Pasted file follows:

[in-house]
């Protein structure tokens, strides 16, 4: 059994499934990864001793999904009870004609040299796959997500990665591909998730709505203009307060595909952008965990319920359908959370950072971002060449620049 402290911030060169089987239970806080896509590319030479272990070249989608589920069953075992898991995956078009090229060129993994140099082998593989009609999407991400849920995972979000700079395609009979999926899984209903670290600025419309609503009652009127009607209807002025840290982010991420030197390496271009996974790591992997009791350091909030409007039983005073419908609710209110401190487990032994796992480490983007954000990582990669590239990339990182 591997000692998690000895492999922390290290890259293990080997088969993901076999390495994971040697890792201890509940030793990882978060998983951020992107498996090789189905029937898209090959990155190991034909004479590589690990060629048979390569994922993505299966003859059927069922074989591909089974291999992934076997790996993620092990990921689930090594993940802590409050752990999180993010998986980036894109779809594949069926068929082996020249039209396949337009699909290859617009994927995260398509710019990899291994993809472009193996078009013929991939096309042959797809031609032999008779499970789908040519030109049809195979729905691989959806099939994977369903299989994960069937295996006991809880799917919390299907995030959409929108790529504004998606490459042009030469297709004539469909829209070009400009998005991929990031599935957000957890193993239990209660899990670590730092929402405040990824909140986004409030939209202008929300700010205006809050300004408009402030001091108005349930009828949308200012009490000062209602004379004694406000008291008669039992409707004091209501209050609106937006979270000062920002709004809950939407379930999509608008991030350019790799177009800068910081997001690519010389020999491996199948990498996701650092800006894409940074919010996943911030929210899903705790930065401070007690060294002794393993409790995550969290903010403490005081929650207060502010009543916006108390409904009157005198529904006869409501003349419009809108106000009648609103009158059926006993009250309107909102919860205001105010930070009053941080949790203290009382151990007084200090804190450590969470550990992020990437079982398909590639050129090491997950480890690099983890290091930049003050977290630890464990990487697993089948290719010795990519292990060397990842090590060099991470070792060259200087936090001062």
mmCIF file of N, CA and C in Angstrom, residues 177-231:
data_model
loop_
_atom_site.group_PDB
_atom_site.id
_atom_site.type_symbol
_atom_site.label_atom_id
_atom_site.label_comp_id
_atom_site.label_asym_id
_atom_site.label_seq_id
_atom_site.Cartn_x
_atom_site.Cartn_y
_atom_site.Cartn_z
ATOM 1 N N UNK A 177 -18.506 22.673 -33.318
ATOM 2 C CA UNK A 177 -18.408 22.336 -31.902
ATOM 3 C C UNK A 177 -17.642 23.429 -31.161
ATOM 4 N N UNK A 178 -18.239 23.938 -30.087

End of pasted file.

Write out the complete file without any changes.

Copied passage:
[in-house]
């Protein structure tokens, strides 16, 4: 059994499934990864001793999904009870004609040299796959997500990665591909998730709505203009307060595909952008965990319920359908959370950072971002060449620049 402290911030060169089987239970806080896509590319030479272990070249989608589920069953075992898991995956078009090229060129993994140099082998593989009609999407991400849920995972979000700079395609009979999926899984209903670290600025419309609503009652009127009607209807002025840290982010991420030197390496271009996974790591992997009791350091909030409007039983005073419908609710209110401190487990032994796992480490983007954000990582990669590239990339990182 591997000692998690000895492999922390290290890259293990080997088969993901076999390495994971040697890792201890509940030793990882978060998983951020992107498996090789189905029937898209090959990155190991034909004479590589690990060629048979390569994922993505299966003859059927069922074989591909089974291999992934076997790996993620092990990921689930090594993940802590409050752990999180993010998986980036894109779809594949069926068929082996020249039209396949337009699909290859617009994927995260398509710019990899291994993809472009193996078009013929991939096309042959797809031609032999008779499970789908040519030109049809195979729905691989959806099939994977369903299989994960069937295996006991809880799917919390299907995030959409929108790529504004998606490459042009030469297709004539469909829209070009400009998005991929990031599935957000957890193993239990209660899990670590730092929402405040990824909140986004409030939209202008929300700010205006809050300004408009402030001091108005349930009828949308200012009490000062209602004379004694406000008291008669039992409707004091209501209050609106937006979270000062920002709004809950939407379930999509608008991030350019790799177009800068910081997001690519010389020999491996199948990498996701650092800006894409940074919010996943911030929210899903705790930065401070007690060294002794393993409790995550969290903010403490005081929650207060502010009543916006108390409904009157005198529904006869409501003349419009809108106000009648609103009158059926006993009250309107909102919860205001105010930070009053941080949790203290009382151990007084200090804190450590969470550990992020990437079982398909590639050129090491997950480890690099983890290091930049003050977290630890464990990487697993089948290719010795990519292990060397990842090590060099991470070792060259200087936090001062």
mmCIF file of N, CA and C in Angstrom, residues 177-231:
data_model
loop_
_atom_site.group_PDB
_atom_site.id
_atom_site.type_symbol
_atom_site.label_atom_id
_atom_site.label_comp_id
_atom_site.label_asym_id
_atom_site.label_seq_id
_atom_site.Cartn_x
_atom_site.Cartn_y
_atom_site.Cartn_z
ATOM 1 N N UNK A 177 -18.506 22.673 -33.318
ATOM 2 C CA UNK A 177 -18.408 22.336 -31.902
ATOM 3 C C UNK A 177 -17.642 23.429 -31.161
ATOM 4 N N UNK A 178 -18.239 23.938 -30.087